UK troops in Uganda pay rosy tribute to ‘courageous’ predecessors

British troops in Uganda have paid tribute to the “ferocity and courage” of their regimental predecessors by pinning red roses to their berets.

Soldiers from the 2nd Battalion, Princess of Wales’s Royal Regiment are currently based in the African country training local forces.

On Thursday, they marked the victory of the Battle of Minden, which took place on August 1 1759 as part of the Seven Years War, by donning the flowers.

A soldier wearing the beret
A soldier wearing the beret (Owen Humphreys/PA)

Captain Ollie Sutton said infantry regiments including the Princess of Wales’s Royal Regiment, Royal Anglians and Royal Regiment of Fusiliers, can trace their heritage and ancestry to those who were fighting on that day.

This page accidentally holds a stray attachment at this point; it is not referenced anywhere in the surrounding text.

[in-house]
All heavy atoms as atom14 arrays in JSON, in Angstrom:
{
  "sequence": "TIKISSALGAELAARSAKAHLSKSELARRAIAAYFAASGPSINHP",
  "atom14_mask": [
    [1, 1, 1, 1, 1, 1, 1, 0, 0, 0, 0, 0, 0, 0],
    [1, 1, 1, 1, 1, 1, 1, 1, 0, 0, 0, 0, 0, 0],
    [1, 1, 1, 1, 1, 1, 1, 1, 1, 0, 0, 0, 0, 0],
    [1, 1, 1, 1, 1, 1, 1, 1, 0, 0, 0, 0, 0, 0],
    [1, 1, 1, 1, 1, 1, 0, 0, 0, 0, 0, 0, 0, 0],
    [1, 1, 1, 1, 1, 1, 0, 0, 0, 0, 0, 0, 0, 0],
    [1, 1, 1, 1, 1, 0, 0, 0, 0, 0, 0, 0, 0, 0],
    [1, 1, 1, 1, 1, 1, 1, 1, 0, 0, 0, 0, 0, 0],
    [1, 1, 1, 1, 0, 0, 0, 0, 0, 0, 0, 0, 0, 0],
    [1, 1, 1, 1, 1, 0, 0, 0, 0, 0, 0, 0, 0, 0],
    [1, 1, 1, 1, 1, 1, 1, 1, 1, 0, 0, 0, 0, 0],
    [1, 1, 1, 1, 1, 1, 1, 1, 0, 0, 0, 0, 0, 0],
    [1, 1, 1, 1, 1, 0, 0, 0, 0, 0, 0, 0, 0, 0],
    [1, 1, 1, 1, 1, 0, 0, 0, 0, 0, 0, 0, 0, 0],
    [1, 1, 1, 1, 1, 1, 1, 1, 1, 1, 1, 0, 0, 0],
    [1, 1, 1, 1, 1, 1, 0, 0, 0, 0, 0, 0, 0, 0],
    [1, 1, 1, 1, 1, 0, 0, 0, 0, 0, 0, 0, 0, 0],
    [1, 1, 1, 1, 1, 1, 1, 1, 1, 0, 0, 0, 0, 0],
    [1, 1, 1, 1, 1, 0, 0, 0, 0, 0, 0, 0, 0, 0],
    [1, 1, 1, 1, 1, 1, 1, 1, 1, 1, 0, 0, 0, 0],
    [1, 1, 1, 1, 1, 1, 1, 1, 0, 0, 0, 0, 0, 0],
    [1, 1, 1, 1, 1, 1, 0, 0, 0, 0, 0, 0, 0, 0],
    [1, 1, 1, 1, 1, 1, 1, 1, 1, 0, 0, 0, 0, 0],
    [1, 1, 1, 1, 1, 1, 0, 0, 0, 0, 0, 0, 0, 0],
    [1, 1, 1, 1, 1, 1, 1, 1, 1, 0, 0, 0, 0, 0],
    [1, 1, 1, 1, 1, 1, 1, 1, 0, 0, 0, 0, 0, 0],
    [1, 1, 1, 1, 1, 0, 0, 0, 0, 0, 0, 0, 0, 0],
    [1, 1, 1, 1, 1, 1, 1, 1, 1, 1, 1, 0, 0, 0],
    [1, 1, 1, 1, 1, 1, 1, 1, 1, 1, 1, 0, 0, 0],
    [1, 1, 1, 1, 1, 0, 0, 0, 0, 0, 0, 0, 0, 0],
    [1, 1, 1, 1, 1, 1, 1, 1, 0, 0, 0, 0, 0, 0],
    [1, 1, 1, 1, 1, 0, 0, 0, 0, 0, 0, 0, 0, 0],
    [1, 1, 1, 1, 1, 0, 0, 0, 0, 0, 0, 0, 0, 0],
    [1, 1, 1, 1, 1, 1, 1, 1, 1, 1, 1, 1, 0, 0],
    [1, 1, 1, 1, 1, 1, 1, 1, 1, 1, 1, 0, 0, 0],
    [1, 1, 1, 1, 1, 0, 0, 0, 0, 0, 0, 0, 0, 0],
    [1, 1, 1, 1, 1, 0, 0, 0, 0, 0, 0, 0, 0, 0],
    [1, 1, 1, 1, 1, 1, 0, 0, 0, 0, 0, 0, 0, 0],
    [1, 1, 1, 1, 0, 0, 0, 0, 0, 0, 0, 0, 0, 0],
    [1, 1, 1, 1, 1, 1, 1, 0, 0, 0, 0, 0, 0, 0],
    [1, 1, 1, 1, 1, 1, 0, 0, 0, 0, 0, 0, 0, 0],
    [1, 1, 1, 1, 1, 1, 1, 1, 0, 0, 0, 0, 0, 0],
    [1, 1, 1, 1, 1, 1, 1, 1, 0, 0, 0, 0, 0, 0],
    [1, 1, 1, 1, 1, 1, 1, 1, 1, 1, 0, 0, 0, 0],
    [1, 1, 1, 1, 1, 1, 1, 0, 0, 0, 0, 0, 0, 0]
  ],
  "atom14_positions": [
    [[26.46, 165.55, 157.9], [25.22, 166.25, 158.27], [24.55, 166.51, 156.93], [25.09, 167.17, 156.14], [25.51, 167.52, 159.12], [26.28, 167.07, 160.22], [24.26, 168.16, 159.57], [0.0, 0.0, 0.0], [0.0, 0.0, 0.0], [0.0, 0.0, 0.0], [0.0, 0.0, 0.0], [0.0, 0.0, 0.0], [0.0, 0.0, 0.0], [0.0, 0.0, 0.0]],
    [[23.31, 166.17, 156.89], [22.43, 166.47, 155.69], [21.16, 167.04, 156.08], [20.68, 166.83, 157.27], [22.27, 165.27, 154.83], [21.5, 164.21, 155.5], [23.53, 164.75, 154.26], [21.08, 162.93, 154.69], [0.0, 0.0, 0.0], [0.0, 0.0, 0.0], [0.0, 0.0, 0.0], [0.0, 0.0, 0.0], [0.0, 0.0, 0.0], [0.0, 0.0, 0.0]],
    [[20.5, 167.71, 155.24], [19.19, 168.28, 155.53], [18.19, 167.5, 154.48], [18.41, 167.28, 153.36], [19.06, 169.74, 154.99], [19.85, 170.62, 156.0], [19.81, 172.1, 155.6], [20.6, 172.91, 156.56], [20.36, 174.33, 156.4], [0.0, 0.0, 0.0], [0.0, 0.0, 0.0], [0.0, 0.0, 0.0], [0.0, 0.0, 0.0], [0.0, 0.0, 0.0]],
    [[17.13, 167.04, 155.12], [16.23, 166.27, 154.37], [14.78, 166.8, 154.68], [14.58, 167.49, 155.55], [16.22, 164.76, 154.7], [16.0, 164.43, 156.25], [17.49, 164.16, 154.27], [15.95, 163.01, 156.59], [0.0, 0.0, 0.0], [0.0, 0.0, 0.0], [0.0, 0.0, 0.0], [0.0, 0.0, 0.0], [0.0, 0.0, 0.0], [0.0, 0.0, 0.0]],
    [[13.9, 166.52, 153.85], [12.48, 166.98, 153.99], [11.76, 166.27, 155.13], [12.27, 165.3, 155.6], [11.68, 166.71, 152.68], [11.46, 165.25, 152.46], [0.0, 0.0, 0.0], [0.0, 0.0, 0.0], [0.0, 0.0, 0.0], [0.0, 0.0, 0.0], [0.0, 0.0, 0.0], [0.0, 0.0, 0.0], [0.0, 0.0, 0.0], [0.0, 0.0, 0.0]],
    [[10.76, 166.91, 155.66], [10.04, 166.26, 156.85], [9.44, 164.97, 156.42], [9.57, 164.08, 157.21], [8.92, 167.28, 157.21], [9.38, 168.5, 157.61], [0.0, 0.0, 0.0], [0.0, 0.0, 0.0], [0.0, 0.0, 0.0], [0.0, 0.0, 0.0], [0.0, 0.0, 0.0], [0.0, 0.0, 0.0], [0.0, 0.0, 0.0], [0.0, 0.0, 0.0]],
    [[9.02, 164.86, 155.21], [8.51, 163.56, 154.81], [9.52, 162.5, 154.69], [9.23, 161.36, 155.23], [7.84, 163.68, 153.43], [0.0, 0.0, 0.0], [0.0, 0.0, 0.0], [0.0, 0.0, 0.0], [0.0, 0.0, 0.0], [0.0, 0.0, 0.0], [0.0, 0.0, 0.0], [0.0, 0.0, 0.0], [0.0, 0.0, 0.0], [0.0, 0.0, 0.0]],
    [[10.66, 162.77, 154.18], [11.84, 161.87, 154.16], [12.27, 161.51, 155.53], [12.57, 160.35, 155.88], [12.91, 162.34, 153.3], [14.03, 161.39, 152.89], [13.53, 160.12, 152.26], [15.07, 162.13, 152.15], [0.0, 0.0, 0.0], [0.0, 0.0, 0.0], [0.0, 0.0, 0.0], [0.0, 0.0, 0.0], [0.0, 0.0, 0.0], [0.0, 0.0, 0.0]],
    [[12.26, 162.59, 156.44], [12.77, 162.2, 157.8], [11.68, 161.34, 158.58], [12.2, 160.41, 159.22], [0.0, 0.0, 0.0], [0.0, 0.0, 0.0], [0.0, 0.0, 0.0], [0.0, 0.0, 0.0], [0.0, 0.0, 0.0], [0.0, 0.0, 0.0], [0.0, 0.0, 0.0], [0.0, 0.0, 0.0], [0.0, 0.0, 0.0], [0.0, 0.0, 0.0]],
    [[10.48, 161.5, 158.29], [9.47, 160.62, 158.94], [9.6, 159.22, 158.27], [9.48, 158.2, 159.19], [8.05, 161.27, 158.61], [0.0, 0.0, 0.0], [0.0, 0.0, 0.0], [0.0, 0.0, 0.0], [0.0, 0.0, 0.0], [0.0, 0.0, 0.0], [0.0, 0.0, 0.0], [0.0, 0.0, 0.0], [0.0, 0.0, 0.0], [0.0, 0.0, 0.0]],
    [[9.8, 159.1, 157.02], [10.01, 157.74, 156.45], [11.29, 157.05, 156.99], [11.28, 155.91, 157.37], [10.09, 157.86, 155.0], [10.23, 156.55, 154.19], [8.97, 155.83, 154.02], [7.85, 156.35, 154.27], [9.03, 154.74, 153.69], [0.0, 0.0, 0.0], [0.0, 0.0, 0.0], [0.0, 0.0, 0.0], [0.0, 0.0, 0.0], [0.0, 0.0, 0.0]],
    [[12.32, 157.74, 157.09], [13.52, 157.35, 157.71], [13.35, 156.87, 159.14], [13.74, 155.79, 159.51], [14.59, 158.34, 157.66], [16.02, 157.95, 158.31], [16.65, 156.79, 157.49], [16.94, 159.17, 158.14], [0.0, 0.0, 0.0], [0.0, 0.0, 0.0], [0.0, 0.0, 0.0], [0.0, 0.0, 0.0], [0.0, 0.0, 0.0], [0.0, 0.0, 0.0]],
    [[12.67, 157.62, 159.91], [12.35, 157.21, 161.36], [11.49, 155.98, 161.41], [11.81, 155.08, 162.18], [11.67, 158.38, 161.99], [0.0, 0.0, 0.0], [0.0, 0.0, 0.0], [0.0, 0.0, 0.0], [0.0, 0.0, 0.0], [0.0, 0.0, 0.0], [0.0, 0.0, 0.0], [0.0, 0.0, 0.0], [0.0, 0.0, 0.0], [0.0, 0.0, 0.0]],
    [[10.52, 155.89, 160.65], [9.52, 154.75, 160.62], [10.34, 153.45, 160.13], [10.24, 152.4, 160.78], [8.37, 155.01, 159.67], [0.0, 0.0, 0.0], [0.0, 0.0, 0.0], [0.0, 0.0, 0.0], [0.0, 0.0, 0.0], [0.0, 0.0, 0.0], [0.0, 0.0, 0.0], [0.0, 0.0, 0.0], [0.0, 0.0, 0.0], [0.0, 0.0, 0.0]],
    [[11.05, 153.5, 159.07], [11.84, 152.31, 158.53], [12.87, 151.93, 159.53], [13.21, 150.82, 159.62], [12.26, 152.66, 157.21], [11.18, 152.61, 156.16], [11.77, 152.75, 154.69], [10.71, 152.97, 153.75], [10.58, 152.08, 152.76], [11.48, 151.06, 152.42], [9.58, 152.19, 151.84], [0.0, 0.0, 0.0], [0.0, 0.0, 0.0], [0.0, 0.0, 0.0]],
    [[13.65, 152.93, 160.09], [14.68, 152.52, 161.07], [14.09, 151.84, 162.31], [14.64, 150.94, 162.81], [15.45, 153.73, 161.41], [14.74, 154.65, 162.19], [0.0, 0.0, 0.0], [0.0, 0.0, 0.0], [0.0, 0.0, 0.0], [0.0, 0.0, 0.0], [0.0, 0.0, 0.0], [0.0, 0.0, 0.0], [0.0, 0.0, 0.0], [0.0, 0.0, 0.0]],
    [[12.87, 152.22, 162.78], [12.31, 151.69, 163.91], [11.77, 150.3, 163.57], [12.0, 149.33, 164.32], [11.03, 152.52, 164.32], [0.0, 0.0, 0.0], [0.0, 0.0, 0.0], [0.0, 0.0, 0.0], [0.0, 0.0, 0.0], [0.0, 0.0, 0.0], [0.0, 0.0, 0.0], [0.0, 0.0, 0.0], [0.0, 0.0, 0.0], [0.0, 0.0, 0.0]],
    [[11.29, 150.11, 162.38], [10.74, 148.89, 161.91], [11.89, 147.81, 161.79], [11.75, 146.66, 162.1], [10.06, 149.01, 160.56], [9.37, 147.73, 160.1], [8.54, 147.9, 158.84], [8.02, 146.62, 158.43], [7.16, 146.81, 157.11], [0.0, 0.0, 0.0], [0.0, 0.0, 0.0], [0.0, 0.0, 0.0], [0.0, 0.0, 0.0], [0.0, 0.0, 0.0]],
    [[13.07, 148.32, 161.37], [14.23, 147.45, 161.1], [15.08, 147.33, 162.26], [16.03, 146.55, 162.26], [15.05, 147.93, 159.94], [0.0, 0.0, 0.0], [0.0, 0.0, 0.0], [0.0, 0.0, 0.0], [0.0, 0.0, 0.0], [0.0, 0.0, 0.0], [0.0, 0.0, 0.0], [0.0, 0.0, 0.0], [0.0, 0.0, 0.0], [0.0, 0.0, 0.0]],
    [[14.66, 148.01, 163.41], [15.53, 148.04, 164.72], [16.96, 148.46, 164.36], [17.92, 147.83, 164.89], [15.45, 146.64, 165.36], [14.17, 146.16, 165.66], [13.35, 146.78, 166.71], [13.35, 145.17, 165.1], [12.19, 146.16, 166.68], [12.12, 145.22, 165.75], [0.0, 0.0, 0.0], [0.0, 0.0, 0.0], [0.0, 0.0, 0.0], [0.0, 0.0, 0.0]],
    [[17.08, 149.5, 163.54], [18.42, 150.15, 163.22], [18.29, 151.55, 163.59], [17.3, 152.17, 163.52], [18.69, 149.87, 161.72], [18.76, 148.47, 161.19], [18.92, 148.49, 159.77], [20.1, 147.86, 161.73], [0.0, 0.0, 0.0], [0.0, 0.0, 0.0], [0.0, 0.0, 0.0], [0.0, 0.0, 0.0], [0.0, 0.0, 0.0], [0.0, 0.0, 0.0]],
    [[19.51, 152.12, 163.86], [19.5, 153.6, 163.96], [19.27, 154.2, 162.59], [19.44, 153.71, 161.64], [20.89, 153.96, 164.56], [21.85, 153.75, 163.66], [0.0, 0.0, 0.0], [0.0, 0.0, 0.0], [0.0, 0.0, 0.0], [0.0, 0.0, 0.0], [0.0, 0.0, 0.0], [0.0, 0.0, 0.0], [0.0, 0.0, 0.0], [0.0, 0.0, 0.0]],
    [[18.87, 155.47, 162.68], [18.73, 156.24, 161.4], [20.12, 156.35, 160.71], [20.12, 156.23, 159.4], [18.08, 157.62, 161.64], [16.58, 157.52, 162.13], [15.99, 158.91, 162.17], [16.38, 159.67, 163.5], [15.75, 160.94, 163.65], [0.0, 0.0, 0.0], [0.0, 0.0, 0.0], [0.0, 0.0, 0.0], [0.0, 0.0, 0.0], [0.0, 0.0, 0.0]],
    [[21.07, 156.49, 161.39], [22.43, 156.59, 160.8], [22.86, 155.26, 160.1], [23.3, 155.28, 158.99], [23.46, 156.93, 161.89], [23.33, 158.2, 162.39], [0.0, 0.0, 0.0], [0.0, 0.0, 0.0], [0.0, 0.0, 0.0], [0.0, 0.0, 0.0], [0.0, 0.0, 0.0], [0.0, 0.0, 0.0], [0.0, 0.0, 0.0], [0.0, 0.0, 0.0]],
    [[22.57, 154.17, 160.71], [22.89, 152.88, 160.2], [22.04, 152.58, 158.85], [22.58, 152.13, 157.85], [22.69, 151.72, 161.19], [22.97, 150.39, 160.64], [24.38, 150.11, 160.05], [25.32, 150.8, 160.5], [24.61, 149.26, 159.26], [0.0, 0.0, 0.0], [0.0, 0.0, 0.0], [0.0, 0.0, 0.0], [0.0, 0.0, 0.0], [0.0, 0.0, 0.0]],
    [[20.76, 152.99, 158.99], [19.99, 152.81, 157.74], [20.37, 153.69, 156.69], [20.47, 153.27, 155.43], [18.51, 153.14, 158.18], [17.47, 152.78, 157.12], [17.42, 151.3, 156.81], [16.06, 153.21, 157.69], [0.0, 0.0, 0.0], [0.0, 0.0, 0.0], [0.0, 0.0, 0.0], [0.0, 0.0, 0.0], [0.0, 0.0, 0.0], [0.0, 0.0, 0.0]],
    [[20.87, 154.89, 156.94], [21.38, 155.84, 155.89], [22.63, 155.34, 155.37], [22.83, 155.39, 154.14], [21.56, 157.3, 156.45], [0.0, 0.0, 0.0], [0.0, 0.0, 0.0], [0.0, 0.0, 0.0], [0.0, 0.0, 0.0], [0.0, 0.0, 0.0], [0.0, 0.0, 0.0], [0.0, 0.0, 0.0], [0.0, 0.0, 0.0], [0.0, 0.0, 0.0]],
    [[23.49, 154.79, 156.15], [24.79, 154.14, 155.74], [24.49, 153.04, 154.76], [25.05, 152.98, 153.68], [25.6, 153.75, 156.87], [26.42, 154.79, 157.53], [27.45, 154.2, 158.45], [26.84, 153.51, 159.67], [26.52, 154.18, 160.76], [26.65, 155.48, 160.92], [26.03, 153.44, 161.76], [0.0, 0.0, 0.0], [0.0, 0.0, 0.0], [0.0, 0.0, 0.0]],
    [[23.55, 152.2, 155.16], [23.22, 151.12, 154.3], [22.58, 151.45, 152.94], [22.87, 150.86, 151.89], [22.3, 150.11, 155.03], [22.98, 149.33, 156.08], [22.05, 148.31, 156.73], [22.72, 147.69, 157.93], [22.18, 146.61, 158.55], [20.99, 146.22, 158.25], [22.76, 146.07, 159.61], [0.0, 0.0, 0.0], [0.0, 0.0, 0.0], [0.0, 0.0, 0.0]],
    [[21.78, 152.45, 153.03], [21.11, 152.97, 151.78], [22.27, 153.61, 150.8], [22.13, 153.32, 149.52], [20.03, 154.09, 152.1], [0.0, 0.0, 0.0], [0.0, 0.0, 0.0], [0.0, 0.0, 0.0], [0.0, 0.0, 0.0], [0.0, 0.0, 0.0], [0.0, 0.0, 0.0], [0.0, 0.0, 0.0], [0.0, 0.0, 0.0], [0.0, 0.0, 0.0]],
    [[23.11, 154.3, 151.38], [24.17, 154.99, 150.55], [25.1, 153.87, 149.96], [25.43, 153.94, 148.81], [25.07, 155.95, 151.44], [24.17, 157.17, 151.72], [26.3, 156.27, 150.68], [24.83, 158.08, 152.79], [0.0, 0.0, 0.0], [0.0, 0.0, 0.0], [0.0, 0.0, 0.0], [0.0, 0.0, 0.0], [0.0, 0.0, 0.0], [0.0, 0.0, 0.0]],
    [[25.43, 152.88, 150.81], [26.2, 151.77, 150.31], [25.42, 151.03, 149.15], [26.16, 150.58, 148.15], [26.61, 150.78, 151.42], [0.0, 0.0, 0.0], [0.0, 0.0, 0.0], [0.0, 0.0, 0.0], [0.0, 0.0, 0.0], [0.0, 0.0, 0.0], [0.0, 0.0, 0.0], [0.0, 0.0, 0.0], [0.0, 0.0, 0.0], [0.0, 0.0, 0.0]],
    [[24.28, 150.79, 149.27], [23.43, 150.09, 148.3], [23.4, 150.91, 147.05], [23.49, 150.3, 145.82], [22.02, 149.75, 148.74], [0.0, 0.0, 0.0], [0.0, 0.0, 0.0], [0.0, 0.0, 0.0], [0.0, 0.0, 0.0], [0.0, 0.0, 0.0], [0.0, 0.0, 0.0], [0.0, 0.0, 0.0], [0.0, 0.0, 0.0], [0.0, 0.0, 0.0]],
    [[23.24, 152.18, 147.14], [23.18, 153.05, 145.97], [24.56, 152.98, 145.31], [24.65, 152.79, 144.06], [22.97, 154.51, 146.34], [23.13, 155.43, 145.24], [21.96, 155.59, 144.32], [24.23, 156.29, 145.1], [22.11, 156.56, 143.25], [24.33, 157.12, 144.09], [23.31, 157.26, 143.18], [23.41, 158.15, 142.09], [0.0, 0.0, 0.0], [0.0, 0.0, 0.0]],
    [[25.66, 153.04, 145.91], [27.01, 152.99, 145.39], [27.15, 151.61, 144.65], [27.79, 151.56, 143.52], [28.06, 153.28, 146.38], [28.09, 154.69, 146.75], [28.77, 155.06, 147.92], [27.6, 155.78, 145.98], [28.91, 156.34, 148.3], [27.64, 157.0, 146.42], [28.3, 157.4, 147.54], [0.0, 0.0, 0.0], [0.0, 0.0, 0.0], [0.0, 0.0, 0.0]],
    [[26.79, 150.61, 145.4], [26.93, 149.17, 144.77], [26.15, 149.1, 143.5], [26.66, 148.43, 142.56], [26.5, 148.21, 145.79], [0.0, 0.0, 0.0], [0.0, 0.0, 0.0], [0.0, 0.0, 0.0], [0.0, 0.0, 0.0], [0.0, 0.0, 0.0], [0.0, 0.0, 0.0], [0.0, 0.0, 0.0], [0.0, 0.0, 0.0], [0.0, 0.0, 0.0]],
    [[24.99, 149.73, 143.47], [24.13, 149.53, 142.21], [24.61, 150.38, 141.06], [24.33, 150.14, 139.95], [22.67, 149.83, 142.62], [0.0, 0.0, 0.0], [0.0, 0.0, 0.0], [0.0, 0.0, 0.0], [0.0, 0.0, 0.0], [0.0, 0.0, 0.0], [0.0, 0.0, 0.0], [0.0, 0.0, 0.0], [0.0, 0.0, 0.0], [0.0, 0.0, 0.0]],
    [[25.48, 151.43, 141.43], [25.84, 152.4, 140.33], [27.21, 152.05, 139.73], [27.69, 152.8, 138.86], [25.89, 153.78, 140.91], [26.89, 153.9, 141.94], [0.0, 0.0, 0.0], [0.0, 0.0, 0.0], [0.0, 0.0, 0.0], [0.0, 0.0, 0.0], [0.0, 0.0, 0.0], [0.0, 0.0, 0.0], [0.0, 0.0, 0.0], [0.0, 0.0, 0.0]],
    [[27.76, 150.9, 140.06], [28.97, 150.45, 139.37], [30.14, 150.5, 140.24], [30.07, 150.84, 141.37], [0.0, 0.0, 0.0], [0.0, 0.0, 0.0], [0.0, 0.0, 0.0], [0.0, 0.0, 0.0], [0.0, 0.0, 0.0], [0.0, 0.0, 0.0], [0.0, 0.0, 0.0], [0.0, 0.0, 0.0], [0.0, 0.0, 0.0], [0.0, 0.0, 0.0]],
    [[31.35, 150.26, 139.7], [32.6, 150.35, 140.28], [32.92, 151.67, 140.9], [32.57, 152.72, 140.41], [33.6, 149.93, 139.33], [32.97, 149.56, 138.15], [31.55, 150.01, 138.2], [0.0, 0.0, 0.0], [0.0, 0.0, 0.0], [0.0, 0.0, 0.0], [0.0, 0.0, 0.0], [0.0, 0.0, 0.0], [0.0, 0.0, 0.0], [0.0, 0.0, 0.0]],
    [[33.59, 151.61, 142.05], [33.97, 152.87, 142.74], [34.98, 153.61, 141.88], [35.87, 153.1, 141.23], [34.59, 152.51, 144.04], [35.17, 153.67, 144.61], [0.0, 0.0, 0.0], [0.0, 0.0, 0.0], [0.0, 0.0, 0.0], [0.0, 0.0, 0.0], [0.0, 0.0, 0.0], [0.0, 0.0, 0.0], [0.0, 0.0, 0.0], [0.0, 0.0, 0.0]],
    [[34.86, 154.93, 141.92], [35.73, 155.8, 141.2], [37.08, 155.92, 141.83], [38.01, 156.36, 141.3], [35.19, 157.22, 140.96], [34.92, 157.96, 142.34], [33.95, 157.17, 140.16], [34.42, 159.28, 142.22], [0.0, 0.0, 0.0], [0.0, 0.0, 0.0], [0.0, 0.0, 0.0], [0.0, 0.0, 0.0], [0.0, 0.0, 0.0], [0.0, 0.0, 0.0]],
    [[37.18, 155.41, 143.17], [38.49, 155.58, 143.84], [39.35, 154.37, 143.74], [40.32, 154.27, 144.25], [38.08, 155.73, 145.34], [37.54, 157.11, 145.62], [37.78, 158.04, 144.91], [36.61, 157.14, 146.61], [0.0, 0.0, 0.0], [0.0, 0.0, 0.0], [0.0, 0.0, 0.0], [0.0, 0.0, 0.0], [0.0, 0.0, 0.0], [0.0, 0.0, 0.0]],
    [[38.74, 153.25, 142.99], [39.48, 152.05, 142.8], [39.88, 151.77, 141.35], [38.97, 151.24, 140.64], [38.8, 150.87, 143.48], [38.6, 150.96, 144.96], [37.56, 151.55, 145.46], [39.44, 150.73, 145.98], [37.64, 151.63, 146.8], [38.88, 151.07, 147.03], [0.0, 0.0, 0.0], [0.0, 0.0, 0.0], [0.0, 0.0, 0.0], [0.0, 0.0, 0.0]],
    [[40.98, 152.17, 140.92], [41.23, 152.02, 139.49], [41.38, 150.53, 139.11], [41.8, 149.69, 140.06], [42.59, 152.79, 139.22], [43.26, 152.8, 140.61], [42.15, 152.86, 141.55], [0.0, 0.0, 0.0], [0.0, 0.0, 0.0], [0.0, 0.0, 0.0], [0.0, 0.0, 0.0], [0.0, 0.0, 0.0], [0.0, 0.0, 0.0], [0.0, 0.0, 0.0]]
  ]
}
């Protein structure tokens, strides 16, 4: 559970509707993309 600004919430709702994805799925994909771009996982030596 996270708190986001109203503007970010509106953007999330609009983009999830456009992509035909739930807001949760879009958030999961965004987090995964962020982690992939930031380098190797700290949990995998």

The 26-year-old, from Sandbach, Cheshire, said a misinterpretation of an order to advance eventually saw the more powerful enemy forced to retreat.

“They were utterly fearless and went for it – bayonets fixed,” he said of the infantry.

“Back then advancing toward cavalry was unheard of but their ferocity and courage won the battle.”

Capt Sutton said that following their victory, the soldiers then picked dog roses out of the hedges and put them in their caps – a tradition which has continued to this day.

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